Above all, avoid the temptation to rely on "Oh, my accountant says this" advice from friends and acquaintances; it may be based on misinterpretations of the original comments or generalizations that don't reflect your situation. There could be a lot hanging in the balance, so you shouldn't risk it on hearsay – get it yourself right from the horse's mouth. The payback could be significantly greater than the cost. (Stressed about money? 10 tips for stress-free money management.)
Who's who? A guide to the different areas of expertise among the field of finance
• Certified Financial Planner (CFP)
This is an internationally recognized accreditation bestowed in Canada by the Financial Planners Standards Council (FPSC) and is now the leading planner designation in this country, with almost 17,000 accredited members. CFP education covers wealth accumulation, retirement planning, investment products and strategies, risk management and estate planning. For more information or to find a CFP in your area, contact Advocis (the Financial Advisers Association of Canada) at 1-800-563-5822 or visit their website at www.advocis.ca.
• Chartered Financial Consultant (CH.F.C.)
This designation is no longer conferred in Canada, although some advisers who have already acquired it still use it. CH.F.C.s have advanced knowledge in wealth accumulation and retirement planning; most are also CFPs.
• Chartered Life Underwriter
(CLU) This designation originates in the life insurance industry but denotes specialized expertise in taxation and estate planning. CLUs must complete the core part of the CFP training courses, and most CLUs are also CFPs. Registered Financial Planner (RFP) This designation is conferred by the Institute of Advanced Financial Planners (IAFP) after one has submitted a comprehensive sample financial plan for peer review and passed a rigorous exam. Most RFPs are also CFPs. Contact the IAFP at 1-888-298-3292 (www.iafp.ca).
• Personal Financial Planner (PFP)
This designation is the banking industry's equivalent of the CFP.
Page 2 of 3 – On page 3, learn how to differentiate between accountants and investment advisers.
Accounting professionals focus primarily on taxation and recordkeeping, and the majority practise in corporate or institutional environments. There are three designations for accountants: Chartered Accountant (CA), Certified General Accountant (CGA), and Certified Management Accountant (CMA). CMAs and CGAs work almost exclusively in the corporate/institutional environment, while some CAs may take personal finance training and then go on to specialize in this area.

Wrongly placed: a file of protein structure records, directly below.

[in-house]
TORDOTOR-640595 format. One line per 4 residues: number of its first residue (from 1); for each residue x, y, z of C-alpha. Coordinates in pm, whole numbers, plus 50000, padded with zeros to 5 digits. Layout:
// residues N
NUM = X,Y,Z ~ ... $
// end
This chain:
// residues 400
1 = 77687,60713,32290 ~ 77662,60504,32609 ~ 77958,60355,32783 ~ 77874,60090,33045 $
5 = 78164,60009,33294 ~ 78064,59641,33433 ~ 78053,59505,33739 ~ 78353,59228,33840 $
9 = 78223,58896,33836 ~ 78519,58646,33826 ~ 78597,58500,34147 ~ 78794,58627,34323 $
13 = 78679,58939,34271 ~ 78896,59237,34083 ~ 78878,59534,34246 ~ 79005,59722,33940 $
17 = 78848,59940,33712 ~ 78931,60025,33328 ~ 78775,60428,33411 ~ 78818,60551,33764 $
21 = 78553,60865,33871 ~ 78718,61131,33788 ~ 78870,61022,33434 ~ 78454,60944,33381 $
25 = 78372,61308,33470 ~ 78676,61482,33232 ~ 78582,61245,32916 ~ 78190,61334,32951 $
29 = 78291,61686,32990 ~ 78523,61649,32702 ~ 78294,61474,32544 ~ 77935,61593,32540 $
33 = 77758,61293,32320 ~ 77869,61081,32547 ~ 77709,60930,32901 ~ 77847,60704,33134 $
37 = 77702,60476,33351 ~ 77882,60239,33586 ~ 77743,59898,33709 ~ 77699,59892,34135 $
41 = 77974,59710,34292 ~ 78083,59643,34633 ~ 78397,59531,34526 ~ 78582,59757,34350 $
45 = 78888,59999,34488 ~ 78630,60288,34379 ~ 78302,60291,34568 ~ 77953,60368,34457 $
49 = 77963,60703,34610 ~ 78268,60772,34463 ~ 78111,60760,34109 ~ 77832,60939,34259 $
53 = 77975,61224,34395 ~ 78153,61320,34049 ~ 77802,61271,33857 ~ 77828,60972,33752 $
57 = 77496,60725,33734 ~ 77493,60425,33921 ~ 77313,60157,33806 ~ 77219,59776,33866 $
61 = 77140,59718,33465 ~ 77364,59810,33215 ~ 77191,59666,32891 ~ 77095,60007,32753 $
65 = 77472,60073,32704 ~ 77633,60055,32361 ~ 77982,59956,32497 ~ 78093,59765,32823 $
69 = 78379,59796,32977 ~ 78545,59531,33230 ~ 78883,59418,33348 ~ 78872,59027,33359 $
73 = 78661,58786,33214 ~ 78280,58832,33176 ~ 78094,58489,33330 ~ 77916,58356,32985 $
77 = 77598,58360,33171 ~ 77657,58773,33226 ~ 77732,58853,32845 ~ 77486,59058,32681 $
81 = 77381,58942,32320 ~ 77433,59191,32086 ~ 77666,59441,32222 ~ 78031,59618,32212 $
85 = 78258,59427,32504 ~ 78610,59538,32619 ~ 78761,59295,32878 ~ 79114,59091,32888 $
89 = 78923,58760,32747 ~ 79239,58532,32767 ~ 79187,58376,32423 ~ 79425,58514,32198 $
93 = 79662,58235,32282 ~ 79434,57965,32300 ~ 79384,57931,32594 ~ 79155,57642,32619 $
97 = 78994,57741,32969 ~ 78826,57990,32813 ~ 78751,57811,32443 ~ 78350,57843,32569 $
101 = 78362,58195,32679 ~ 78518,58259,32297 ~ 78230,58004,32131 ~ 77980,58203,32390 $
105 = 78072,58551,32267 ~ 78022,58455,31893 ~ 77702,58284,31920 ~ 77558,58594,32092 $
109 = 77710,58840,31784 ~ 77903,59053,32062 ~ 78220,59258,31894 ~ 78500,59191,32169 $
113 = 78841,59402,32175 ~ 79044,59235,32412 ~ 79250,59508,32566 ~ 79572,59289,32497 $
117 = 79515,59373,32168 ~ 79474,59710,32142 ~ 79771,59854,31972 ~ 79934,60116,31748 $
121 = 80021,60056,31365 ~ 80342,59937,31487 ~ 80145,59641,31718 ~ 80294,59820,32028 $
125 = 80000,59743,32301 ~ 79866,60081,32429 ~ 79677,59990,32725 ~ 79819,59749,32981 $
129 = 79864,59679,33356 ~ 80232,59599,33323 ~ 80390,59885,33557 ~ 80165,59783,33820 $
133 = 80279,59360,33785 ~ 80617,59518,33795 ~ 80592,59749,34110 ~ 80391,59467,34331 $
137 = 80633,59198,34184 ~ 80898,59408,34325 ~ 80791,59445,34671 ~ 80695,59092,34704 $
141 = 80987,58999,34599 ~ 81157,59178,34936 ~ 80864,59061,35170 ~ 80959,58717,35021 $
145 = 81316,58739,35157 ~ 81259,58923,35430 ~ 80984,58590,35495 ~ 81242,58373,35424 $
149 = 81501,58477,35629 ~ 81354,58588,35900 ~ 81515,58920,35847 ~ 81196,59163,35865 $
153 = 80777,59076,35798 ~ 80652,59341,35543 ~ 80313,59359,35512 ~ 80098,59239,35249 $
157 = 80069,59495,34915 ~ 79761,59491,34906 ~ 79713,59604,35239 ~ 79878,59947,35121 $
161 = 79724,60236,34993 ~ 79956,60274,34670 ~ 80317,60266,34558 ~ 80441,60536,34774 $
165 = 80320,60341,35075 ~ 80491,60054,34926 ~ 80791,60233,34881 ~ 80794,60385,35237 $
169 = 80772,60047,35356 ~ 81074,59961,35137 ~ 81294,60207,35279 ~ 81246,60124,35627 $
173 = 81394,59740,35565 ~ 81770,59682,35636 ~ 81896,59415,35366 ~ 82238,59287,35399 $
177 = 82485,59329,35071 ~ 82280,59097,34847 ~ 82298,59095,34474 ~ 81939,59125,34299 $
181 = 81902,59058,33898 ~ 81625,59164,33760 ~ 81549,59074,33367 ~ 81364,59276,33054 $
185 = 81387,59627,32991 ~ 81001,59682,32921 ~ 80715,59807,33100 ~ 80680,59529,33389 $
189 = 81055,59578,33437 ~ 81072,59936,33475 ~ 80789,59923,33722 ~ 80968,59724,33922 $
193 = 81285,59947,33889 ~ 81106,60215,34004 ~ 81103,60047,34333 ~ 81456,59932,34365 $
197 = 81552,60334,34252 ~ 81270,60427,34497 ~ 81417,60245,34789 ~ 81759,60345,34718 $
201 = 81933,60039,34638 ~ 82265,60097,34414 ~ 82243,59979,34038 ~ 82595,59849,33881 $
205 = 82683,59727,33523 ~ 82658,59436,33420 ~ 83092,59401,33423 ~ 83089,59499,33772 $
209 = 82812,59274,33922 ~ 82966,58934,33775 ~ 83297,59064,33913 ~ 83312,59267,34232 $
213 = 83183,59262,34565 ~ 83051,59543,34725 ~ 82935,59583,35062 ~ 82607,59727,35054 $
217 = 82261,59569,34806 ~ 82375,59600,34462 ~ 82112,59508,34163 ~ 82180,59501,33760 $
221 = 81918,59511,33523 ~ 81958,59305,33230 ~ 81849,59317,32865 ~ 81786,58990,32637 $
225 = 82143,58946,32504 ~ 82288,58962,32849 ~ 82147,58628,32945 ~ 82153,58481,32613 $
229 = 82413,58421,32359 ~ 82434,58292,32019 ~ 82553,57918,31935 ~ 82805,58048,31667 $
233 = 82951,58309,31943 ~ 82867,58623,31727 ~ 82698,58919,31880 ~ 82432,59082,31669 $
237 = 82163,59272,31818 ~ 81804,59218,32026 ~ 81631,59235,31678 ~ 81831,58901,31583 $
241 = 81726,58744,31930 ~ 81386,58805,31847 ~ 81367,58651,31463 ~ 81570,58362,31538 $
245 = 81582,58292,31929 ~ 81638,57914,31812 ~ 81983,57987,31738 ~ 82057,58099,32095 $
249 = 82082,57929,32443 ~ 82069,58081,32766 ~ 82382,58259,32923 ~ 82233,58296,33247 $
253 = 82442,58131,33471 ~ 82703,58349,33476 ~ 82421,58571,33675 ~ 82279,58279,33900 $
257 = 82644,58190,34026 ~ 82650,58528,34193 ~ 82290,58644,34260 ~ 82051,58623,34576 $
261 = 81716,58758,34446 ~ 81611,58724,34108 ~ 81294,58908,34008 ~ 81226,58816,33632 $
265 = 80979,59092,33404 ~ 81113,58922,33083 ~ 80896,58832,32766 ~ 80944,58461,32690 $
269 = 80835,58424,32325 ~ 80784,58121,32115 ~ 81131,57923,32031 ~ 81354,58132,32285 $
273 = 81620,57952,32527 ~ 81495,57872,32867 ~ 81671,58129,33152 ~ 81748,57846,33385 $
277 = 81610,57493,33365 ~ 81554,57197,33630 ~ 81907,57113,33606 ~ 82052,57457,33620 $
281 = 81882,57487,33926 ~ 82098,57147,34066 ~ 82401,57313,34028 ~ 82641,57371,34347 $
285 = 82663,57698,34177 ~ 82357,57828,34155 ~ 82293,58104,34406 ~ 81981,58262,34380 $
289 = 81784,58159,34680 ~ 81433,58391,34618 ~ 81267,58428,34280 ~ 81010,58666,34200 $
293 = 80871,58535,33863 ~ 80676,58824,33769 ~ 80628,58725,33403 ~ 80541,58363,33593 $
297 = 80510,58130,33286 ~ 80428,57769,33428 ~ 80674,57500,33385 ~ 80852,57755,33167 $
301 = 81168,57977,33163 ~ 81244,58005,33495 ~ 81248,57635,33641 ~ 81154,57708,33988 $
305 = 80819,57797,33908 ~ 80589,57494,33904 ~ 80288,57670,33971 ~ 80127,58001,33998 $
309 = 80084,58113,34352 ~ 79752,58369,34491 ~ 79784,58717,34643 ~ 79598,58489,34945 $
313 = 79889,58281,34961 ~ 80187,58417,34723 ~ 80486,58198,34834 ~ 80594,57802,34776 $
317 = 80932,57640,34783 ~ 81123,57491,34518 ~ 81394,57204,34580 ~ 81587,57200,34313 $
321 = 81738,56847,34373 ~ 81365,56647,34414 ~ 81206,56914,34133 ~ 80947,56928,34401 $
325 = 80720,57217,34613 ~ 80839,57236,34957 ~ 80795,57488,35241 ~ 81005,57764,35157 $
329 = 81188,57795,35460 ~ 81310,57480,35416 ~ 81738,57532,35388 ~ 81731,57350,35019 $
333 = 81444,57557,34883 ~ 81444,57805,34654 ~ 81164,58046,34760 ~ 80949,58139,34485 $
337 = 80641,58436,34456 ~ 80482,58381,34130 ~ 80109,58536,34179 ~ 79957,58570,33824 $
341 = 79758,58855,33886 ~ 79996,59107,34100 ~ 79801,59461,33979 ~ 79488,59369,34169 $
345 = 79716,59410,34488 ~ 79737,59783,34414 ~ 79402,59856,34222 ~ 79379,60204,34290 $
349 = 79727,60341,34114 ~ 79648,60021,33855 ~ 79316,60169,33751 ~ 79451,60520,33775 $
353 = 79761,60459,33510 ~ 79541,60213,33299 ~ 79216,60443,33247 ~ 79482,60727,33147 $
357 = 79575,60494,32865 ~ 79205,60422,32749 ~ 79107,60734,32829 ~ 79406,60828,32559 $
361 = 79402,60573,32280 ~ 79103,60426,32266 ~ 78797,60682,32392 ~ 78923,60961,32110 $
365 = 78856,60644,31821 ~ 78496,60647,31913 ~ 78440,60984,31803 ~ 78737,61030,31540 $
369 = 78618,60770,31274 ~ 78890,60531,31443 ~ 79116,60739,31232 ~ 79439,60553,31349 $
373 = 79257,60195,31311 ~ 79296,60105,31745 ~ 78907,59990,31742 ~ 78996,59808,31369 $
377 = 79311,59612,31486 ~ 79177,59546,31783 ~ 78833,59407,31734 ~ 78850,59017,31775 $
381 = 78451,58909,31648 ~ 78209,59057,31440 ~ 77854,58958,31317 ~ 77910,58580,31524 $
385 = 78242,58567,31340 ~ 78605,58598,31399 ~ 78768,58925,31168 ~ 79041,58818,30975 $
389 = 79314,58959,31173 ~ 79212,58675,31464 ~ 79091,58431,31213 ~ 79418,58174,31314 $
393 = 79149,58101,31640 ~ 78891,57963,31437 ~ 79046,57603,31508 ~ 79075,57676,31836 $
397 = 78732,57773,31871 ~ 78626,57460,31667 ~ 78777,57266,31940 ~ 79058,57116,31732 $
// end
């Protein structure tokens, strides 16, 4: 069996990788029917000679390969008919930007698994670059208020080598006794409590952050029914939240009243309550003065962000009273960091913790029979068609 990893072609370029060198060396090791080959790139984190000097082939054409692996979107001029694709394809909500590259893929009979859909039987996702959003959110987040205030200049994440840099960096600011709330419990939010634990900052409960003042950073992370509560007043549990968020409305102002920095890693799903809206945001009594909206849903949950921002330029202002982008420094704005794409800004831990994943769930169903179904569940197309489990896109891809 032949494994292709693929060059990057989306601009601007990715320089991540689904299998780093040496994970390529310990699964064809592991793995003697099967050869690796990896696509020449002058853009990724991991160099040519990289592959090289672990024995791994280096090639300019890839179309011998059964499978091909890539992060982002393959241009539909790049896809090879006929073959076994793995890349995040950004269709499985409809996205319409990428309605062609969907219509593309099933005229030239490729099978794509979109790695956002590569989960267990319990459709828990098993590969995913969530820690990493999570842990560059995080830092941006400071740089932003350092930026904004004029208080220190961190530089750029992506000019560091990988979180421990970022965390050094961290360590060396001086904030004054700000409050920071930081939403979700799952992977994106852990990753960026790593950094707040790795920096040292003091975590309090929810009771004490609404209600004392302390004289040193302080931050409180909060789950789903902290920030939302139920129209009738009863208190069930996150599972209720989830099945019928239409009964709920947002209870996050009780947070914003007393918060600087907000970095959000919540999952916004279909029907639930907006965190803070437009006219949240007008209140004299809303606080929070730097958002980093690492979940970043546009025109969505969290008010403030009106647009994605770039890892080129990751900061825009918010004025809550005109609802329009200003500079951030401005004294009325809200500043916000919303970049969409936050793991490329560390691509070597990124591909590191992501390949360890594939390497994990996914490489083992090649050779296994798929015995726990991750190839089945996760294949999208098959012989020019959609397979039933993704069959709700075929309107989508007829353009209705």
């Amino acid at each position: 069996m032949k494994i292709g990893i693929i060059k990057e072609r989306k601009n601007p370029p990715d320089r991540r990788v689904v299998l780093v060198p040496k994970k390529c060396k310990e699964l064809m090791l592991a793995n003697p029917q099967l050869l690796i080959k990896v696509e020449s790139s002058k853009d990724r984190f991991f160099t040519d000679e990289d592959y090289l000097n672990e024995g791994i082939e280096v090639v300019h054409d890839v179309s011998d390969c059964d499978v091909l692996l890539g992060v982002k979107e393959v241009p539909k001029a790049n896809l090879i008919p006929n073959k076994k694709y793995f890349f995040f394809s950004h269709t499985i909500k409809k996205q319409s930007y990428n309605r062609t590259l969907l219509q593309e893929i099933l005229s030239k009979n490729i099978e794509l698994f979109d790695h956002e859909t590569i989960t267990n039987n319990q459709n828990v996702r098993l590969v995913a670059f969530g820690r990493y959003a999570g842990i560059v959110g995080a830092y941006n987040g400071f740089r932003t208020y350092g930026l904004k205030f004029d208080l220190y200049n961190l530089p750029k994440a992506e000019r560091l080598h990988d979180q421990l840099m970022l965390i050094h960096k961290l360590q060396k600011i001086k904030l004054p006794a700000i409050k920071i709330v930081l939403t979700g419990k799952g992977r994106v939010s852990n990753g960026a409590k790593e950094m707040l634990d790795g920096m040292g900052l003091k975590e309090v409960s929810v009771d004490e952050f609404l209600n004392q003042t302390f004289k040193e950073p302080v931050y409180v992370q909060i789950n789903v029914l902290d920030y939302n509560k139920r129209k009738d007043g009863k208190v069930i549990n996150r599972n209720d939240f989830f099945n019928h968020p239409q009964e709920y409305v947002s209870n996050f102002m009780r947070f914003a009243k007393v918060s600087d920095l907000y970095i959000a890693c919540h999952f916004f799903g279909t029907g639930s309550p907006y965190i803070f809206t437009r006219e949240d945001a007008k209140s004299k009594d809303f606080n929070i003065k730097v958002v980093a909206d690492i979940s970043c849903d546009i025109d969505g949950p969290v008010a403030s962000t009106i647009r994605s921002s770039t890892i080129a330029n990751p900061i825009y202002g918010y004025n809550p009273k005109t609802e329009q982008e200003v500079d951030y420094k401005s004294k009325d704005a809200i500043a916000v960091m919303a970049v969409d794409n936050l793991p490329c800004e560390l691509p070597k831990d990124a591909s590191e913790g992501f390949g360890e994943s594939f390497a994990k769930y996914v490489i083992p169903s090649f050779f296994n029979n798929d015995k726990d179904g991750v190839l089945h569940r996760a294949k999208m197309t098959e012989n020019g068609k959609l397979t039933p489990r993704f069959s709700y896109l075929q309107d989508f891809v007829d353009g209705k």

• Chartered Financial Analyst (CFA)
This international designation is issued by the CFA Institute upon completion of graduate-level courses and examinations in accounting, economics, ethics, money management and security analysis. CFA candidates must have three years' prior working experience and a bachelor's degree.
• Canadian Investment Manager (CIM)
This designation is bestowed by the Canadian Securities Institute (CSI) upon completion of the Institute's courses on investment and portfolio management. Advisers with the CIM designation can sell mutual funds.
• Fellow of the Canadian Securities Institute (FCSI)
This is the highest designation conferred by the Canadian Securities Institute. FCSIs must have a minimum of five years' experience in the securities industry.
• Financial Management Adviser (FMA)
This designation is granted by the Canadian Securities Institute to graduates of its FMA program, which is geared to providing advanced financial planning and wealth management advice to high-net-worth investors.
• Retirement specialist
In recent years, a number of new designations have been introduced denoting specialized retirement knowledge. These are really add-ons for professionals who are already otherwise accredited, as the training courses are quite short. Knowledge of money matters may be limited, for example, if the person has no other credentials.
• Professional Retirement Planner (PRP)
This designation is conferred by the Retirement Planning Association of Canada (RPAC) on members who meet certain educational requirements and are approved by a committee of peers in the retirement planning field, including financial advisers, health care professionals and career transition consultants.
• Certified Senior Advisor (CSA)
This designation is bestowed by the Canadian Academy of Senior Advisors (CASA) on completion of a 3-1⁄2-day program followed by a multiple-choice exam. "CSAs have supplemented their... credentials and education with knowledge about aging and working with seniors," CASA's website says, adding: "The CSA designation does not imply expertise in financial, health or social matters."
• Elder Planning Counselor (EPC)
This designation is bestowed, on completion of a five-day program (23 chapters of a three-volume desk reference) and exam, by the Canadian Initiative for Elder Planning Studies.